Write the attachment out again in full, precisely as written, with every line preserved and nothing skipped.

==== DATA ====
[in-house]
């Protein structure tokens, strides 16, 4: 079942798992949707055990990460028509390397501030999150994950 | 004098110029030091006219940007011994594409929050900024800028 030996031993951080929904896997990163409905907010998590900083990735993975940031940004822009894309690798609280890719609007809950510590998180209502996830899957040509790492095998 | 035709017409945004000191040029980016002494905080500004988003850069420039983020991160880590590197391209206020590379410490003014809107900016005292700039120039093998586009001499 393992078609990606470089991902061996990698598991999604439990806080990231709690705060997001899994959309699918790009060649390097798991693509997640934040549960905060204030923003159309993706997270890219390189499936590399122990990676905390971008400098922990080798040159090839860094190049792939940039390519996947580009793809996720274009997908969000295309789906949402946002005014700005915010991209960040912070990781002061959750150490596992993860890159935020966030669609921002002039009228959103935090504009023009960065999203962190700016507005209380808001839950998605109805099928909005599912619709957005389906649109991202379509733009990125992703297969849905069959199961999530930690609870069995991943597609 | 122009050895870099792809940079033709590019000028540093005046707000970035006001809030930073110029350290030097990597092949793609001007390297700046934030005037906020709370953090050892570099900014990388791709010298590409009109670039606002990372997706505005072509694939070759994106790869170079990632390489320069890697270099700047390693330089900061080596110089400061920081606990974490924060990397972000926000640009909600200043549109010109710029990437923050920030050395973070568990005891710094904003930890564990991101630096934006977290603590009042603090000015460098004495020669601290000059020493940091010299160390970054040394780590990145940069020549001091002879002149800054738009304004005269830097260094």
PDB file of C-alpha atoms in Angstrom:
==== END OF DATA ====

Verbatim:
[in-house]
């Protein structure tokens, strides 16, 4: 079942798992949707055990990460028509390397501030999150994950 | 004098110029030091006219940007011994594409929050900024800028 030996031993951080929904896997990163409905907010998590900083990735993975940031940004822009894309690798609280890719609007809950510590998180209502996830899957040509790492095998 | 035709017409945004000191040029980016002494905080500004988003850069420039983020991160880590590197391209206020590379410490003014809107900016005292700039120039093998586009001499 393992078609990606470089991902061996990698598991999604439990806080990231709690705060997001899994959309699918790009060649390097798991693509997640934040549960905060204030923003159309993706997270890219390189499936590399122990990676905390971008400098922990080798040159090839860094190049792939940039390519996947580009793809996720274009997908969000295309789906949402946002005014700005915010991209960040912070990781002061959750150490596992993860890159935020966030669609921002002039009228959103935090504009023009960065999203962190700016507005209380808001839950998605109805099928909005599912619709957005389906649109991202379509733009990125992703297969849905069959199961999530930690609870069995991943597609 | 122009050895870099792809940079033709590019000028540093005046707000970035006001809030930073110029350290030097990597092949793609001007390297700046934030005037906020709370953090050892570099900014990388791709010298590409009109670039606002990372997706505005072509694939070759994106790869170079990632390489320069890697270099700047390693330089900061080596110089400061920081606990974490924060990397972000926000640009909600200043549109010109710029990437923050920030050395973070568990005891710094904003930890564990991101630096934006977290603590009042603090000015460098004495020669601290000059020493940091010299160390970054040394780590990145940069020549001091002879002149800054738009304004005269830097260094």
PDB file of C-alpha atoms in Angstrom: